Monywa, Poe Win Hill Caves2
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Po Win Taung is a Buddhist cave complex located approximately 25 kilometers west of Monywa. It is located on the western bank of the Chindwin River. The name of the complex means Mountain of Isolated Solitary Meditation.

The complex contains 947 small and large richly decorated caves. It is carved into a sandstone outcrop and contains numerous carved Buddha statues and mural paintings of geometric patterns and Jataka stories. The statues and paintings have been dated to between the 14th and 18th centuries

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  • Thanks for the appreciation Wen Yao Wang and Francois, thank you
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    Thank you Nubia dear, thank you. Only a part (maybe half is here for the moment). I thought that maybe it's too much....and I stopped
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    Thank you Wen Yao Wang, thank you
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Monywa, Poe Win Hill Caves2 Monywa, Poe Win Hill Caves2 Presentation Transcript

  • Po Win Taung is a Buddhist cave complex, located on the western bank of the Chindwin River, approximately 25 kilometers west of Monywa. The name of the complex means Mountain of Isolated Solitary Meditation. The complex contains 947 small and large richly decorated caves.
  • Po Win Daung is a sprawling place, and the trails lead you to the numerous sandstone caves where the images inside were carved out from the living rock and the walls and ceilings were covered with bright mural paintings of geometrical patterns as well as those of ancient Buddhist stories (Jatakas).
  • Po Win Taung is carved into a sandstone outcrop and contains numerous carved Buddha statues and mural paintings of geometric patterns and Jataka stories. The statues and paintings have been dated to between the 14th and 18th centuries
  • Some of the carved archways around the entrances are elaborate, in the design of the Bagan-era arch pediments with soaring flames; these traditional motifs have been used since the Bagan period.
  • The art and architecture of this cave temple complex have been created, renovated and added to from the 14th century to the early 20th century.
  • Some openings are simply framed on the outside with carved stylized vines. There are tribes of small monkeys with golden brown fur living in the surrounding woods and the ancient artisans had included a few of their forms scampering among the stone vines
  • Natural tunnels have been widened to enable people to walk from one cave to the other. Crowds of pilgrims attend the annual festival that takes place in October or November but for the rest of the year, the two places are mostly devoid of visitors. The caves are silent, and a tranquillity descends that would please any ascetic seeking a higher state of mind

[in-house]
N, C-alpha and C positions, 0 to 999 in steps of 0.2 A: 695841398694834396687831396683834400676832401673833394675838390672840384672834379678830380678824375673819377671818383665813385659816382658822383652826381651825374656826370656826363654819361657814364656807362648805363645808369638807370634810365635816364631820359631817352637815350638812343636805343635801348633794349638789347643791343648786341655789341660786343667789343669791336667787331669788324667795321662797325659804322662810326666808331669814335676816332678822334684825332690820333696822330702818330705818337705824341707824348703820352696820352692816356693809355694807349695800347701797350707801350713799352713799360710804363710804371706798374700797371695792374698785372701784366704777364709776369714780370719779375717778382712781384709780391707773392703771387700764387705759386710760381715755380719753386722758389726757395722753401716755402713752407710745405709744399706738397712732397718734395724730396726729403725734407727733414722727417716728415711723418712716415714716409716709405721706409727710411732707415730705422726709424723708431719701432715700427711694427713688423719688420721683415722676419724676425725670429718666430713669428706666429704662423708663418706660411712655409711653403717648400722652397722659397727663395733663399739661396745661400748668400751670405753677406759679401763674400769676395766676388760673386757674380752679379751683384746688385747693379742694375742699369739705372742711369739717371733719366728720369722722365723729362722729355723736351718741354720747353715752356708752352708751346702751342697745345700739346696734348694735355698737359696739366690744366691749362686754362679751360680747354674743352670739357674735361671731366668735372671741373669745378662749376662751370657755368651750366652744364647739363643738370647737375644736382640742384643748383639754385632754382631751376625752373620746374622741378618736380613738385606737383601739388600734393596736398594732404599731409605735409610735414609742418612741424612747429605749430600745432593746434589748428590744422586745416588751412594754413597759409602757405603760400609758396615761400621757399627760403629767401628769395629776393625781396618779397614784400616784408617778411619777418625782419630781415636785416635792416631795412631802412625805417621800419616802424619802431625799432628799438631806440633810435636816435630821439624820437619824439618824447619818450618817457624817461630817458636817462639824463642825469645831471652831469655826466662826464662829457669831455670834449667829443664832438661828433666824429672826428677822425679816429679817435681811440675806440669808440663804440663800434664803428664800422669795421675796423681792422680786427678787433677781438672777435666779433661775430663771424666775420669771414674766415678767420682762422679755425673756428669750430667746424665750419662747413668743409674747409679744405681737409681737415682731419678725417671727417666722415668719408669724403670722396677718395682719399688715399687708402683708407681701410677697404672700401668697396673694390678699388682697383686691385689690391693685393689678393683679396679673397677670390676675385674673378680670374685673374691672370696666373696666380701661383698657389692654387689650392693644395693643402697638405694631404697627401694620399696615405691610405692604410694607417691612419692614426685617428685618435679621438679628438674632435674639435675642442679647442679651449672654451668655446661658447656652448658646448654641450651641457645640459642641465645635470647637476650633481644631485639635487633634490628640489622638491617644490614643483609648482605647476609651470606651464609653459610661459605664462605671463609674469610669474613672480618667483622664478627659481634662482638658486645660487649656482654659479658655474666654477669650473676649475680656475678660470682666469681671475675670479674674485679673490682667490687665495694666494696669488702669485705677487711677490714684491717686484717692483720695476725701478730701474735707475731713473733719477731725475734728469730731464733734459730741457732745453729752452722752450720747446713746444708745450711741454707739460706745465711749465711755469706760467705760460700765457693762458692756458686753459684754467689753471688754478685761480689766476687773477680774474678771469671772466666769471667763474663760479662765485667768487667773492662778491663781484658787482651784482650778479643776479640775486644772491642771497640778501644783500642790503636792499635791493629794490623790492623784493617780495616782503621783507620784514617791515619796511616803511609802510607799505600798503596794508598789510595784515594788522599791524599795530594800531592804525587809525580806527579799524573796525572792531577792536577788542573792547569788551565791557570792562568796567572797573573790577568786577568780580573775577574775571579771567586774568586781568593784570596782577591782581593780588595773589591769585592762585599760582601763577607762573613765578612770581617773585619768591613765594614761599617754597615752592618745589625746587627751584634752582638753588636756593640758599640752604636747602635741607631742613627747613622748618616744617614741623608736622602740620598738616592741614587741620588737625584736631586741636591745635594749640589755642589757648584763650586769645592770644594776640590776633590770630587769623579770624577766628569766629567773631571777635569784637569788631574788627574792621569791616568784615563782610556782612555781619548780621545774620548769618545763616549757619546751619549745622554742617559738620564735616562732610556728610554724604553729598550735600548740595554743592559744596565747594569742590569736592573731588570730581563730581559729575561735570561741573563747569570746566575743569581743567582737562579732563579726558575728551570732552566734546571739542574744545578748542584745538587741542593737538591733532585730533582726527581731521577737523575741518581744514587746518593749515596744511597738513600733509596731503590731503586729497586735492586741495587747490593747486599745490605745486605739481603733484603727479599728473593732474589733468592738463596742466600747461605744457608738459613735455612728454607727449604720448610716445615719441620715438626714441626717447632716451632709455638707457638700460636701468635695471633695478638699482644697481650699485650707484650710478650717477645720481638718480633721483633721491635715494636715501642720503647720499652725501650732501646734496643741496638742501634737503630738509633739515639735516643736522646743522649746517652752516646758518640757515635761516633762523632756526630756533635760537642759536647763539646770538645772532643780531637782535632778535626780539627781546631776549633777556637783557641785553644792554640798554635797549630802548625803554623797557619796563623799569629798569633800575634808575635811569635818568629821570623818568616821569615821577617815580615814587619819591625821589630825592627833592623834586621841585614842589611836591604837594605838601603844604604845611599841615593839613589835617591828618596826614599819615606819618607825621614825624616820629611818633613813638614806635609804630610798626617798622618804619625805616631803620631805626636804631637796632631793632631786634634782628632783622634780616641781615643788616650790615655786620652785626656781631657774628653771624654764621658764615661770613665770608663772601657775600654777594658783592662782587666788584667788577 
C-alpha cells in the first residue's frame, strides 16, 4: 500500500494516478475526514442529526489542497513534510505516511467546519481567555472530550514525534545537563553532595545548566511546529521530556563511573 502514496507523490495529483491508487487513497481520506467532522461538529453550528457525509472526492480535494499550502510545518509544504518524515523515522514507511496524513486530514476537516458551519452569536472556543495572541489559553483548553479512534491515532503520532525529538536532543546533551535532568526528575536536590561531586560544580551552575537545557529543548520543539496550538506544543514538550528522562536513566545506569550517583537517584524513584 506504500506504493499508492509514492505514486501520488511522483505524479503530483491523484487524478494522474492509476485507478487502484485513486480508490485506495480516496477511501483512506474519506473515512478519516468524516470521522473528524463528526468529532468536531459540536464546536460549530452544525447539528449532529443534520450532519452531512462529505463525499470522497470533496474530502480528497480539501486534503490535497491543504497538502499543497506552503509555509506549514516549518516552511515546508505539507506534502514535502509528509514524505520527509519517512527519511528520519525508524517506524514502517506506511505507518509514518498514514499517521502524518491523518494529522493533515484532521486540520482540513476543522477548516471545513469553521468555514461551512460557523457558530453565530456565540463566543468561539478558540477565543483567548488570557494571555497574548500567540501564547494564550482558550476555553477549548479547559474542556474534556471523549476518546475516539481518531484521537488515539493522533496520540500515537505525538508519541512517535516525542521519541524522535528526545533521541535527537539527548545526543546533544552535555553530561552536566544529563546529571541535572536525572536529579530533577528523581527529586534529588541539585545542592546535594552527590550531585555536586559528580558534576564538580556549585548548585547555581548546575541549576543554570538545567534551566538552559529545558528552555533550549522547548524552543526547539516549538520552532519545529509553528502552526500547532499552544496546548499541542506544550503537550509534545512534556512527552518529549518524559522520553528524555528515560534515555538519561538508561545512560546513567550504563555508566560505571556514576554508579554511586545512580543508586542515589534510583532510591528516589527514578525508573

• Most of Myanmar people (about 80 %) are Buddhist and the country is also the world centre of Theravada Buddhism. The country has thousands of pagoda spread all over the country and the daily routine life of local people is deeply influenced by Buddhism. It is common to see local people meditating to get inner peace and mind-awareness in pagodas, monuments and temples
  • The caves themselves contain Buddhist statues and murals dating to the 17th and 18th centuries. Most exhibit the Inwa style, though some may date as for back as the 14th to16th centuries. A covered stairway climbs a hill to the main cave shrine, but there are dozens of large and small caves in the area filled with old Buddha images. There are over 400,000 images in these and other nearby caves.
  • The name ‘Po Win’ is believed to have been evolved from a term meaning ‘the powerful state of an ascetic’s mind’, and that once those seeking supernatural powers had meditated there. ‘Taung’ means hill.
  • The interior walls of the Po Win Taung caves are thickly covered with wall paintings from the 17th century. The artwork is similar to those found elsewhere of the same period, showing Shan influences in the faces with arched eyebrows, wide eyes, plumb cheeks, pointed chins and curving lips
  • In Burma white elephants have been revered symbols of power and good fortune. The announcement by the ruling military regime of the finding of white elephants in 2001 and 2002 was seen by opponents as being aimed at bolstering support for their regime. As of 2010 a total of three white elephants are currently held in a pavilion on the outskirts of Yangon. White elephants are only nominally white. Of those currently kept by the Burmese rulers — General Than Shwe regards himself as the heir of the Burmese kings — one is grey and the other are pinkish, but all are officially white.
  • The footprint of the is an imprint of Gautama Buddha's one or both feet. There are two forms: natural, as found in stone or rock, and those made artificially. Many of the "natural" ones, of course, are acknowledged not to be actual footprints of the Buddha, but replicas or representations of them, which can be considered cetiya (Buddhist relics) and also an early aniconic and symbolic representation of the Buddha. They often bear distinguishing marks, such as a Dharmachakra at the centre of the sole, or the 32, 108 or 132 auspicious signs of the Buddha, engraved or painted on the sole.
  • Text: Internet Pictures: Sanda Foişoreanu & Internet Copyright: All the images belong to their authors Presentation: Sanda Foişoreanu www.slideshare.net/michaelasanda Sound Hlaing Win Maung - My Native Spiri